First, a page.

Figure 2 shows the April 2020 to April 2019 difference between mean ground-level NO2 concentrations derived from TROPOMI observations. NO2 concentrations are lower in most regions in 2020 than in 2019, particularly over urban areas, with global population-weighted mean concentrations decreasing by 16% in 2020 relative to 2019. Fig. 3 shows regional maps focusing on the month with the largest change in population-weighted regional mean concentration for each region, with an additional period included for China, as lockdown restrictions occurred earlier than in other countries. Regional population-weighted mean concentrations decreased by 17–43%. The largest decreases occur in China in February with concentration decreases exceeding 10 parts per billion by volume (ppbv) and substantial decreases persisting in eastern urban areas through April. Thus these lockdown measures temporarily bolstered the decreasing trends across North America42 and Europe25 over the last two decades and in China since 201243, owing to technological advances in vehicles and power generation, while temporarily buffering changes from increasing energy demands in India and the Middle East40,44,45. NO2 increases in April 2020 in central China (Chengdu and Chongqing) because lockdowns began lifting during this time.

Figure 3 shows maps of long-term NO2 trends for context. In most regions, the observed changes during COVID-19 restrictions exceed the expected year-to-year differences observed in the long-term trends (Table 1). 2020–2019 population-weighted mean concentration changes are lower than long-term trends by factors of 17 ± 7 in North America, 19 ± 2 Europe, of 2.9 ± 0.6 in Africa and the Middle East, of 3.6 ± 0.6 in Asia, 8 ± 7 in South America, and 2 ± 2 in Oceania.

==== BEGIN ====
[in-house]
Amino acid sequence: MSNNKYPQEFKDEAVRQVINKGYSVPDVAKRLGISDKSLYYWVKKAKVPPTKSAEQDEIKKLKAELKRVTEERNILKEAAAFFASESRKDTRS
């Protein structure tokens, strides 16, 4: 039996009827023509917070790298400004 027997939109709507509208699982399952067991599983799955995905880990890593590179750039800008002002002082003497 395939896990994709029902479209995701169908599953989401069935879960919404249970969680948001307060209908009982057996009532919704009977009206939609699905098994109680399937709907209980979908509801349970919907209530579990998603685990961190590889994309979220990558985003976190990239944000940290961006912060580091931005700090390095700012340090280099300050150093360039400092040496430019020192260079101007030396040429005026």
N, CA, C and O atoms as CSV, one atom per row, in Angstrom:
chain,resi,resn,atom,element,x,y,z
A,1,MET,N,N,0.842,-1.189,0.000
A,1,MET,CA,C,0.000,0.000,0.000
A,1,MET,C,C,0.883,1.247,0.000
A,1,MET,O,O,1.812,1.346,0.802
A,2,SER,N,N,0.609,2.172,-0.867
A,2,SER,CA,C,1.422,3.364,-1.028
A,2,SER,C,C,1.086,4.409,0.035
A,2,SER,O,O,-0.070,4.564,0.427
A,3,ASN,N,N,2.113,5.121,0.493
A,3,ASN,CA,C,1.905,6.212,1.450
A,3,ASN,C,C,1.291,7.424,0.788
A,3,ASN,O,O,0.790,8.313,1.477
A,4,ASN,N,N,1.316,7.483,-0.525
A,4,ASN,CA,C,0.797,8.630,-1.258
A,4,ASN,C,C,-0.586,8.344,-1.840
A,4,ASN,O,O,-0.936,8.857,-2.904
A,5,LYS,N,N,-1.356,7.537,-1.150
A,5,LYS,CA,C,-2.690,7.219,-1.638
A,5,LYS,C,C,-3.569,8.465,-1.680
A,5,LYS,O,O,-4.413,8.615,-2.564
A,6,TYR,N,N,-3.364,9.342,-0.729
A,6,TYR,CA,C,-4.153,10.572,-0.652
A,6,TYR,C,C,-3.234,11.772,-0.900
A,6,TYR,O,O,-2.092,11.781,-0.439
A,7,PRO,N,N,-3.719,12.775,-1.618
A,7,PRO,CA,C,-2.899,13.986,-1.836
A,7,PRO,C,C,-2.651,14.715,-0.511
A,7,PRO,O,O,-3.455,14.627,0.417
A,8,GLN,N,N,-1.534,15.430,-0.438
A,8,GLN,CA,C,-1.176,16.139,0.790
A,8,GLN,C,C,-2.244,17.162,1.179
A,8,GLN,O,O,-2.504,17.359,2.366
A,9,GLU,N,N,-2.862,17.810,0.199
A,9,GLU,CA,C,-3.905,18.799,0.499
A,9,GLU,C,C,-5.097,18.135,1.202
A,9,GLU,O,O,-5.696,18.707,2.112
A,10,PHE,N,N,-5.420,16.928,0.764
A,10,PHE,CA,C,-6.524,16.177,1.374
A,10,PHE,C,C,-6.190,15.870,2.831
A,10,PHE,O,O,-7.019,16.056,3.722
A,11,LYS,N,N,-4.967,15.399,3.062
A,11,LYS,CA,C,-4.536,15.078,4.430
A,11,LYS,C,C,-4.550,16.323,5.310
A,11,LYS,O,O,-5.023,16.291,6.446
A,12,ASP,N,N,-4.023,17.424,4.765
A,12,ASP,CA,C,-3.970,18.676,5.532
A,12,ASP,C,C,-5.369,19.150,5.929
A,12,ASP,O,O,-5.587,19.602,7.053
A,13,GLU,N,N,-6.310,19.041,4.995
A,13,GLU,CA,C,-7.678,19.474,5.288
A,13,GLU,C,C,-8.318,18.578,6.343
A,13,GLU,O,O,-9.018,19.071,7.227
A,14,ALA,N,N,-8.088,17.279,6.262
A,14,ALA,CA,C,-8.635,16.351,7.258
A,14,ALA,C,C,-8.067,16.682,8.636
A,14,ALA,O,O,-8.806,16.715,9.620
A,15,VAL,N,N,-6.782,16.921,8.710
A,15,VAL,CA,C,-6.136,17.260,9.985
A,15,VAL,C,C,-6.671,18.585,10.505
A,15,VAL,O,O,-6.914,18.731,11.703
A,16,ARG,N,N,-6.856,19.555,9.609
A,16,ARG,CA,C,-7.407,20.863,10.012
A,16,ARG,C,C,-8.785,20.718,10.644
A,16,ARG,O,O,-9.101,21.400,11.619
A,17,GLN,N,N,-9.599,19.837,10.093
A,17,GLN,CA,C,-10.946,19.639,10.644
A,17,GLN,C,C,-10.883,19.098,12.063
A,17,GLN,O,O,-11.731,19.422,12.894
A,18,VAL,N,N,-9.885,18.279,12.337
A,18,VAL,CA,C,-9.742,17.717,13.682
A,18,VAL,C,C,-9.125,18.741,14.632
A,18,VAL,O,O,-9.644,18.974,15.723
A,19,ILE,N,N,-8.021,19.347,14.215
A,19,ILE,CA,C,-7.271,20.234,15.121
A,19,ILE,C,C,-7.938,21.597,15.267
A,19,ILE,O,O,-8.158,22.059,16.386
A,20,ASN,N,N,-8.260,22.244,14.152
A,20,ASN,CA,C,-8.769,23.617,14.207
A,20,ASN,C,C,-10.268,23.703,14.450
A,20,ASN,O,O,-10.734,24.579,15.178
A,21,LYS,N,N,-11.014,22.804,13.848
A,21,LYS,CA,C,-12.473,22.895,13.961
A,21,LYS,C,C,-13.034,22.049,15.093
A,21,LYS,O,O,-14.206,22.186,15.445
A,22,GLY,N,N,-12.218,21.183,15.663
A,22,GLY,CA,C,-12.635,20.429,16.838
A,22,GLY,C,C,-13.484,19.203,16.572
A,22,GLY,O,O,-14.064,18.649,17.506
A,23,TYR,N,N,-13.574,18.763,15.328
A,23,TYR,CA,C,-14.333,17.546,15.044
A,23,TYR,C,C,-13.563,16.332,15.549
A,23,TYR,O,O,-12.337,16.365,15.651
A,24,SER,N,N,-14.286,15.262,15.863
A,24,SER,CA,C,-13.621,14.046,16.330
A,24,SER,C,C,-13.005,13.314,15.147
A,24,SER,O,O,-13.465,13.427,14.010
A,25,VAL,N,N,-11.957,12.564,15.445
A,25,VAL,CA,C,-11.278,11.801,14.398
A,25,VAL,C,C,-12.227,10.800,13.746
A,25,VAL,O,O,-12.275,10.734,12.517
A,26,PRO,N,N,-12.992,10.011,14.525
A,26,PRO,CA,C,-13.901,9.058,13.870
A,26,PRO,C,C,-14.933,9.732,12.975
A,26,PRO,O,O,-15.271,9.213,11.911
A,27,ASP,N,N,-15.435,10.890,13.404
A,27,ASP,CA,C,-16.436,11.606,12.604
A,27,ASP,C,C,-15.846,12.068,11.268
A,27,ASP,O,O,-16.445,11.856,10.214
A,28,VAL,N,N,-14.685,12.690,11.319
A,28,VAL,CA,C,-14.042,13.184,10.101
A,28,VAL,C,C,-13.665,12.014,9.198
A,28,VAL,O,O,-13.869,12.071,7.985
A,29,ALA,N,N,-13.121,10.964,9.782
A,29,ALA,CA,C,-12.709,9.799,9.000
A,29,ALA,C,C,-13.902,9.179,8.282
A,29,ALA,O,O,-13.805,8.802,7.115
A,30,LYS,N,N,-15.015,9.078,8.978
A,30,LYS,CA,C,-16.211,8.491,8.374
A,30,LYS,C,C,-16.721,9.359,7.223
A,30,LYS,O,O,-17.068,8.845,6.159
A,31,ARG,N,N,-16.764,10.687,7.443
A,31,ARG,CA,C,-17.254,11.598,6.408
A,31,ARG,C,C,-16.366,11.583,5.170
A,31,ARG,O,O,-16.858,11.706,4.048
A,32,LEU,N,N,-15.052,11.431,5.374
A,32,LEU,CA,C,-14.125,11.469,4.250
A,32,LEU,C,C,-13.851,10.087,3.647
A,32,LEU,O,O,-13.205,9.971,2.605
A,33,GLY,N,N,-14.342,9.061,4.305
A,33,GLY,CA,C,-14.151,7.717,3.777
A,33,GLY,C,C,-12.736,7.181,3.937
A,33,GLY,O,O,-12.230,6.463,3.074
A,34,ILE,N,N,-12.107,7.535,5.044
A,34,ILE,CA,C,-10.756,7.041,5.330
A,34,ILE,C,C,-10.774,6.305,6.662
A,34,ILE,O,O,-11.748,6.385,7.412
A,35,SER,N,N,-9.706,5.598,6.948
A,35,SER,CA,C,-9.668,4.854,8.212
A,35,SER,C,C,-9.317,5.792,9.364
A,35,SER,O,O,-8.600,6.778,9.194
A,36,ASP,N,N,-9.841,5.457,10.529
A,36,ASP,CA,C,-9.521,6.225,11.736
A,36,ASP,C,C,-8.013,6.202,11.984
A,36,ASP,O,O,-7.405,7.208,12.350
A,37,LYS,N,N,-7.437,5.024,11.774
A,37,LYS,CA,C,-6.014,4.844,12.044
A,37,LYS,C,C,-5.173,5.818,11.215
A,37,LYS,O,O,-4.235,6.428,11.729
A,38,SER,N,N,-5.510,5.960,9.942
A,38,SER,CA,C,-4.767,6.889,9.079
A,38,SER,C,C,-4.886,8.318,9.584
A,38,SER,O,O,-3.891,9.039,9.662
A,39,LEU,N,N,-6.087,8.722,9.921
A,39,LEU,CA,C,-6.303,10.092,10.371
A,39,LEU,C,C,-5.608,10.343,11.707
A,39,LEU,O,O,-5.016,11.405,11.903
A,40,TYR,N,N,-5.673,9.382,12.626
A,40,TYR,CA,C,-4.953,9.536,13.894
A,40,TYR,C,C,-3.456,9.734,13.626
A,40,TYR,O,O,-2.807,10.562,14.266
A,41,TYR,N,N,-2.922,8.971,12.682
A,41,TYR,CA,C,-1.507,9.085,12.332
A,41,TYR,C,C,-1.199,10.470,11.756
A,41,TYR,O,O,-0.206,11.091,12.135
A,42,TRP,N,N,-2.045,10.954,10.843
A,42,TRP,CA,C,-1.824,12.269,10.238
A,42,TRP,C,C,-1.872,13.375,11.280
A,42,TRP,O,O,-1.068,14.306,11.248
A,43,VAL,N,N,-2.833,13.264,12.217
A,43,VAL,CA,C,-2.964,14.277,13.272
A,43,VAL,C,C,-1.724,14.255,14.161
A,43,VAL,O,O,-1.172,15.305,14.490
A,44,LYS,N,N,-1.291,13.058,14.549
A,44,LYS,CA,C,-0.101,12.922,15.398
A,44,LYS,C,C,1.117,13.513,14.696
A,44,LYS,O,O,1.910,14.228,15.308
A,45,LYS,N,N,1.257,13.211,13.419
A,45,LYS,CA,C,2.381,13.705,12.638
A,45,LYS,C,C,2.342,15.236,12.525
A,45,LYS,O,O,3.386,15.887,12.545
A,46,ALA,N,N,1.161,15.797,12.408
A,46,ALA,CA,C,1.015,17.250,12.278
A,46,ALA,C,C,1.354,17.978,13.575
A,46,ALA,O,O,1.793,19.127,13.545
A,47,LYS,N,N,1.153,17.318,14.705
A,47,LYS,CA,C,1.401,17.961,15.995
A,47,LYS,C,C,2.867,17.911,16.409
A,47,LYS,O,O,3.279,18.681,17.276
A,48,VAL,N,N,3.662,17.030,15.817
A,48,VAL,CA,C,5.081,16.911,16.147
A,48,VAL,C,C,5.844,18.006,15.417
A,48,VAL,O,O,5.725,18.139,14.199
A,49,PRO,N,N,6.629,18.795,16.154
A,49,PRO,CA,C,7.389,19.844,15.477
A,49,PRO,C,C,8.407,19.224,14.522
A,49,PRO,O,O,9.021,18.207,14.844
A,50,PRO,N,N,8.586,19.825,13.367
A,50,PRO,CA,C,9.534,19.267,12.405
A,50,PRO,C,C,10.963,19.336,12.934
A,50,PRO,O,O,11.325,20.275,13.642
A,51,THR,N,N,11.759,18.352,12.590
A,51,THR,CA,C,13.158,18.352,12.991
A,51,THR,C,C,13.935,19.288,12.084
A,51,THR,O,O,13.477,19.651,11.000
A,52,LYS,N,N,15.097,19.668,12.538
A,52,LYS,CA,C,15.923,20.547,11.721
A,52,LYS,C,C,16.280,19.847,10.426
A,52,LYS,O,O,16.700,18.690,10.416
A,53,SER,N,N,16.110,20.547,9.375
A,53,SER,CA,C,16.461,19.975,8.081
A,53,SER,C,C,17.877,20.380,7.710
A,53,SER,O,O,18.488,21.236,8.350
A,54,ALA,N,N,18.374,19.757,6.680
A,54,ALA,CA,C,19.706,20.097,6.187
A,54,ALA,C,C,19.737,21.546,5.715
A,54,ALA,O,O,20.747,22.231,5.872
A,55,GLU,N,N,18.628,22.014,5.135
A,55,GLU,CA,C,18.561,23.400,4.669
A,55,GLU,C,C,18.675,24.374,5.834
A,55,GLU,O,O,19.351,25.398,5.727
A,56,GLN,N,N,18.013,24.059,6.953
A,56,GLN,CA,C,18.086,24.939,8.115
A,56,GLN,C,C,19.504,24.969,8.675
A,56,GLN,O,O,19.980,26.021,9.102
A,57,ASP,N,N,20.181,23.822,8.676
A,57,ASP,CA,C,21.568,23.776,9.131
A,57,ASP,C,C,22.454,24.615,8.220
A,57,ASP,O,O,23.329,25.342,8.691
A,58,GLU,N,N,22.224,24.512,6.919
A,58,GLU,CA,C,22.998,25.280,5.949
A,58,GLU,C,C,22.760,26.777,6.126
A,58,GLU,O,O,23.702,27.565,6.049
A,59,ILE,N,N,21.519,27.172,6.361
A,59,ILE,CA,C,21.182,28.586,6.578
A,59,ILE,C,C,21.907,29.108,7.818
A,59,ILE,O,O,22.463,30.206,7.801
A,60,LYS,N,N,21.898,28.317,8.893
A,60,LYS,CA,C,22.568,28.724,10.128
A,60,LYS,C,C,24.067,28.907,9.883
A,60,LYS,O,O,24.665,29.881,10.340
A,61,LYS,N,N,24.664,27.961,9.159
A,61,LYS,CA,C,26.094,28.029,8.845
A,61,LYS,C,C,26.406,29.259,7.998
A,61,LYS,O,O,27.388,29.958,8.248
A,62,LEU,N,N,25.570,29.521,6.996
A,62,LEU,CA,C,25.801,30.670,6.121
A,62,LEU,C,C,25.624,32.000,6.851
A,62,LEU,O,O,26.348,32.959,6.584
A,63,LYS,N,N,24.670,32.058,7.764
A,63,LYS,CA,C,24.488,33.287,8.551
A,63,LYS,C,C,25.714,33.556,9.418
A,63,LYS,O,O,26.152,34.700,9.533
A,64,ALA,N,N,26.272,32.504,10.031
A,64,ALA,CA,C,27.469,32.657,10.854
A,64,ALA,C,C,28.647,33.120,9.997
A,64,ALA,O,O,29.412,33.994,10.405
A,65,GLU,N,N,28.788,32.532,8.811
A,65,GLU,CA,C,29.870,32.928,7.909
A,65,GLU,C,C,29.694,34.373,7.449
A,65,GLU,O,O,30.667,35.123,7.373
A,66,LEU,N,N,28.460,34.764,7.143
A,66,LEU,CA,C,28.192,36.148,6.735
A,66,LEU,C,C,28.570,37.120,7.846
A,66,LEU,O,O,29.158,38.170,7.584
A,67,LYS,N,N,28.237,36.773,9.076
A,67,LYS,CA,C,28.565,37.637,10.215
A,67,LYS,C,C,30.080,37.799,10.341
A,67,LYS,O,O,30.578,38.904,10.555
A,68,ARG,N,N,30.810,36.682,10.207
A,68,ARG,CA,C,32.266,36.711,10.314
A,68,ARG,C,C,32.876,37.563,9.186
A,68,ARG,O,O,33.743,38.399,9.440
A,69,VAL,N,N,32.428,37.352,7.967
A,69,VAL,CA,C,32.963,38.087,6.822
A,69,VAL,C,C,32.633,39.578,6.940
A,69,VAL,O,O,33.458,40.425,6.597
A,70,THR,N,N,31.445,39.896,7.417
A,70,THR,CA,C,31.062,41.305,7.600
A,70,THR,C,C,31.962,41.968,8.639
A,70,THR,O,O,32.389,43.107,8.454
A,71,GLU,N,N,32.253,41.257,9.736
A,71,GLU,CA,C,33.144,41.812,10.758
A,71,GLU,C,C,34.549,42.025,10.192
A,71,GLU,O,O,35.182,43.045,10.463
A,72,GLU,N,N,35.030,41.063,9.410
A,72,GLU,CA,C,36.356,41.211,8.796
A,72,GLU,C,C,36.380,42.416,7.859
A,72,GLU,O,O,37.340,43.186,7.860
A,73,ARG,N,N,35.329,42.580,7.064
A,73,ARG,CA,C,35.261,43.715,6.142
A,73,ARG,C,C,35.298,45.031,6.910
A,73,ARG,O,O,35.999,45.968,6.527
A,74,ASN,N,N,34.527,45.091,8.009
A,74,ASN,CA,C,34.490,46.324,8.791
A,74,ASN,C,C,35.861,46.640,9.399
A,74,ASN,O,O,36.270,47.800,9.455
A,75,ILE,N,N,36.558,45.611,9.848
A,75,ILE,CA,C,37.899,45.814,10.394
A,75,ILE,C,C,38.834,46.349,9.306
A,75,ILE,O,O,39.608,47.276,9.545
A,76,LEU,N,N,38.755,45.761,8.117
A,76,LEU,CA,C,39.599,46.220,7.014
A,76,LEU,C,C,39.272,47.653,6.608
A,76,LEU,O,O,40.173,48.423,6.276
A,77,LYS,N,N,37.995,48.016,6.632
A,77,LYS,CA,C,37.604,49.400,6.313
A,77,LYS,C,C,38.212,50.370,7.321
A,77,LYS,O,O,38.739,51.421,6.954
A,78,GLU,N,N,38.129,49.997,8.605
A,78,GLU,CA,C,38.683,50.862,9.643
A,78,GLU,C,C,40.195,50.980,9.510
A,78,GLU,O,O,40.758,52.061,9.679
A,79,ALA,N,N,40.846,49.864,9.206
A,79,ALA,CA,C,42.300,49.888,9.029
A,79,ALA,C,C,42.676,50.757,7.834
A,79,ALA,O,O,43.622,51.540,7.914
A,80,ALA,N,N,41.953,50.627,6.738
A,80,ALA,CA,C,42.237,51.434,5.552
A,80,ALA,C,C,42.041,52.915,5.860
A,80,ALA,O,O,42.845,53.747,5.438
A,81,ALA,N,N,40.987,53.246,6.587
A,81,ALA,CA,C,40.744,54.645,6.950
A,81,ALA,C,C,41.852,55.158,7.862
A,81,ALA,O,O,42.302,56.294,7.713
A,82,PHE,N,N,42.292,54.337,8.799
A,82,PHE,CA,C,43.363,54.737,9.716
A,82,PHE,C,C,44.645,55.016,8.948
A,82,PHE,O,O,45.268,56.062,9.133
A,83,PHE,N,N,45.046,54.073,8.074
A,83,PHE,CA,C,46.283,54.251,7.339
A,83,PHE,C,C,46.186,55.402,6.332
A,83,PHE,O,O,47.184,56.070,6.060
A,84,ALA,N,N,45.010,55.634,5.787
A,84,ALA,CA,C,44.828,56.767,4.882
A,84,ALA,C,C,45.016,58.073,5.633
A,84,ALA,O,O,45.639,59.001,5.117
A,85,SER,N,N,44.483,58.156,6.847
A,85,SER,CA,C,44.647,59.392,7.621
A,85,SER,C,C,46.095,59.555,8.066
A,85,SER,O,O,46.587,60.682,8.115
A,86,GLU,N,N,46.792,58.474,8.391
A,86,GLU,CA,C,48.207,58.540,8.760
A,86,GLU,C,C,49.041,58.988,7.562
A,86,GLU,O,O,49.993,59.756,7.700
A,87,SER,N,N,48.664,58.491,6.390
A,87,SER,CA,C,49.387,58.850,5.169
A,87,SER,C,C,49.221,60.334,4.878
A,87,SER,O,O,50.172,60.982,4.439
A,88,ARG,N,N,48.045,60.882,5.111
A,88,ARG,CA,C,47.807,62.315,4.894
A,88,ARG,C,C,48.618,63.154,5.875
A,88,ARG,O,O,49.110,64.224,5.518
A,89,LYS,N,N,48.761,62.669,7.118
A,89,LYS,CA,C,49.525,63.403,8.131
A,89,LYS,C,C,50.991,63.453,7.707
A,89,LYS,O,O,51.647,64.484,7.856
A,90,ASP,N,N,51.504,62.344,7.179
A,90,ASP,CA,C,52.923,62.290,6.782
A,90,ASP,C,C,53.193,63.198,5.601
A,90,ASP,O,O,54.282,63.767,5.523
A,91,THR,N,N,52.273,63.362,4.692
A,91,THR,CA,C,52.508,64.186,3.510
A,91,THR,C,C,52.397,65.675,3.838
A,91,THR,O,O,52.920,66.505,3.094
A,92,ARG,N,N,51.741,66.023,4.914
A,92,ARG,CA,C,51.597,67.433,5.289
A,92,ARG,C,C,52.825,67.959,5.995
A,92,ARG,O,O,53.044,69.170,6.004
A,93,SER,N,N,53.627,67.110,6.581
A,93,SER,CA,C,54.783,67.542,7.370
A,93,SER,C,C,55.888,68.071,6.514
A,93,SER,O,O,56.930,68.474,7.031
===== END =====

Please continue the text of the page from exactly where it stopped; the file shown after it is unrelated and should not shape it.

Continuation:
Meteorological differences are calculated with the GEOS-Chem chemical transport model using emission inventories that do not include changes that occurred owing to COVID-19 lockdown policies but do reflect meteorological changes. Supplementary Fig. 10 shows TROPOMI-derived changes at 2.0° × 2.5° resolution for comparisons with simulated values at the same resolution. Population-weighted NO2 concentration changes due to meteorology in Asia, Europe, South America, Africa and the Middle East are a factor of 2–6 smaller than observed; thus, meteorology alone cannot explain the observed decreases. Concentration increases in the central USA, as noted in other studies10, do not appear to be meteorologically driven and may be due to changes in biogenic NOx sources.

Supplementary Fig. 11 shows the ratio of population-weighted January–June monthly mean NO2 concentrations in 2020 to 2019 across selected regions. Most regions have the largest decrease in NO2 in April when lockdown conditions were strongest (the global mean COVID restriction stringency index (defined in Methods) reached a maximum of 0.79 on 18 April), apart from China, where lockdowns were initiated in January. In most regions, 2020 NO2 concentrations return towards pre-lockdown values in May or June owing to relaxing travel restrictions (30 June global mean stringency index, 0.60) as well as increasing soil, lightning and biomass-burning emissions that lessen the sensitivity of ambient NO2 to anthropogenic emissions.

## City- and country-level NO2 changes